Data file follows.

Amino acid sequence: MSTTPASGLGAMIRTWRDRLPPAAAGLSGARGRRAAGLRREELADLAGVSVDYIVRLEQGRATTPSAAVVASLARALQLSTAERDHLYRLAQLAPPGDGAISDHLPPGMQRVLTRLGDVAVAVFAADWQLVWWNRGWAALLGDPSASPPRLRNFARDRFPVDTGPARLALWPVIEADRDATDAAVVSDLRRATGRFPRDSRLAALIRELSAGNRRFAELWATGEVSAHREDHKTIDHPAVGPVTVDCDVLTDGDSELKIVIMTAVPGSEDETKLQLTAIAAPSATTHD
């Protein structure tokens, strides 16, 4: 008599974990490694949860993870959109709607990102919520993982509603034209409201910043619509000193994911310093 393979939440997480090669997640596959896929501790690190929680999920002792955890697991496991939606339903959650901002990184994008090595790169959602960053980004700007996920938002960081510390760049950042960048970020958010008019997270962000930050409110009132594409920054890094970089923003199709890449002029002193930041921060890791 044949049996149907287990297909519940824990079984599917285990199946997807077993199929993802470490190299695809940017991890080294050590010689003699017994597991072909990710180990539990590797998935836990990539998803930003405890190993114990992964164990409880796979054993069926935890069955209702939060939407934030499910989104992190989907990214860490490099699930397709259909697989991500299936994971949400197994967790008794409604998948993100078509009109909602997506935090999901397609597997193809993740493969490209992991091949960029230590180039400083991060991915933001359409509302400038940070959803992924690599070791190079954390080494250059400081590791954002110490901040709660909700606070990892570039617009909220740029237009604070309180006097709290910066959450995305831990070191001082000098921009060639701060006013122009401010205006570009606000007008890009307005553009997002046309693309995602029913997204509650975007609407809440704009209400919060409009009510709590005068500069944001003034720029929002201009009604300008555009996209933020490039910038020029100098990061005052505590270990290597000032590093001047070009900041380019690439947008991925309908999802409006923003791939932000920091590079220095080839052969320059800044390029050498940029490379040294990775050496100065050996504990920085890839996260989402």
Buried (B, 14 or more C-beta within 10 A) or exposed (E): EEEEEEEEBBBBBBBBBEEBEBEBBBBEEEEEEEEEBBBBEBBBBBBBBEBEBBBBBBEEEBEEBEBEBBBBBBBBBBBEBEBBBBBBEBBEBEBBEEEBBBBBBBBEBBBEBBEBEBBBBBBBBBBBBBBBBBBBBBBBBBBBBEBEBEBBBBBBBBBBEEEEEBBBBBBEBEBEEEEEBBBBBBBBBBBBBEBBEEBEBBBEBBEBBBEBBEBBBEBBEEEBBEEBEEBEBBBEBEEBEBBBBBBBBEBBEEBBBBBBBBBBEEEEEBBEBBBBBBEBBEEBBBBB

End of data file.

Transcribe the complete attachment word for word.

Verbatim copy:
Amino acid sequence: MSTTPASGLGAMIRTWRDRLPPAAAGLSGARGRRAAGLRREELADLAGVSVDYIVRLEQGRATTPSAAVVASLARALQLSTAERDHLYRLAQLAPPGDGAISDHLPPGMQRVLTRLGDVAVAVFAADWQLVWWNRGWAALLGDPSASPPRLRNFARDRFPVDTGPARLALWPVIEADRDATDAAVVSDLRRATGRFPRDSRLAALIRELSAGNRRFAELWATGEVSAHREDHKTIDHPAVGPVTVDCDVLTDGDSELKIVIMTAVPGSEDETKLQLTAIAAPSATTHD
């Protein structure tokens, strides 16, 4: 008599974990490694949860993870959109709607990102919520993982509603034209409201910043619509000193994911310093 393979939440997480090669997640596959896929501790690190929680999920002792955890697991496991939606339903959650901002990184994008090595790169959602960053980004700007996920938002960081510390760049950042960048970020958010008019997270962000930050409110009132594409920054890094970089923003199709890449002029002193930041921060890791 044949049996149907287990297909519940824990079984599917285990199946997807077993199929993802470490190299695809940017991890080294050590010689003699017994597991072909990710180990539990590797998935836990990539998803930003405890190993114990992964164990409880796979054993069926935890069955209702939060939407934030499910989104992190989907990214860490490099699930397709259909697989991500299936994971949400197994967790008794409604998948993100078509009109909602997506935090999901397609597997193809993740493969490209992991091949960029230590180039400083991060991915933001359409509302400038940070959803992924690599070791190079954390080494250059400081590791954002110490901040709660909700606070990892570039617009909220740029237009604070309180006097709290910066959450995305831990070191001082000098921009060639701060006013122009401010205006570009606000007008890009307005553009997002046309693309995602029913997204509650975007609407809440704009209400919060409009009510709590005068500069944001003034720029929002201009009604300008555009996209933020490039910038020029100098990061005052505590270990290597000032590093001047070009900041380019690439947008991925309908999802409006923003791939932000920091590079220095080839052969320059800044390029050498940029490379040294990775050496100065050996504990920085890839996260989402």
Buried (B, 14 or more C-beta within 10 A) or exposed (E): EEEEEEEEBBBBBBBBBEEBEBEBBBBEEEEEEEEEBBBBEBBBBBBBBEBEBBBBBBEEEBEEBEBEBBBBBBBBBBBEBEBBBBBBEBBEBEBBEEEBBBBBBBBEBBBEBBEBEBBBBBBBBBBBBBBBBBBBBBBBBBBBBEBEBEBBBBBBBBBBEEEEEBBBBBBEBEBEEEEEBBBBBBBBBBBBBEBBEEBEBBBEBBEBBBEBBEBBBEBBEEEBBEEBEEBEBBBEBEEBEBBBBBBBBEBBEEBBBBBBBBBBEEEEEBBEBBBBBBEBBEEBBBBB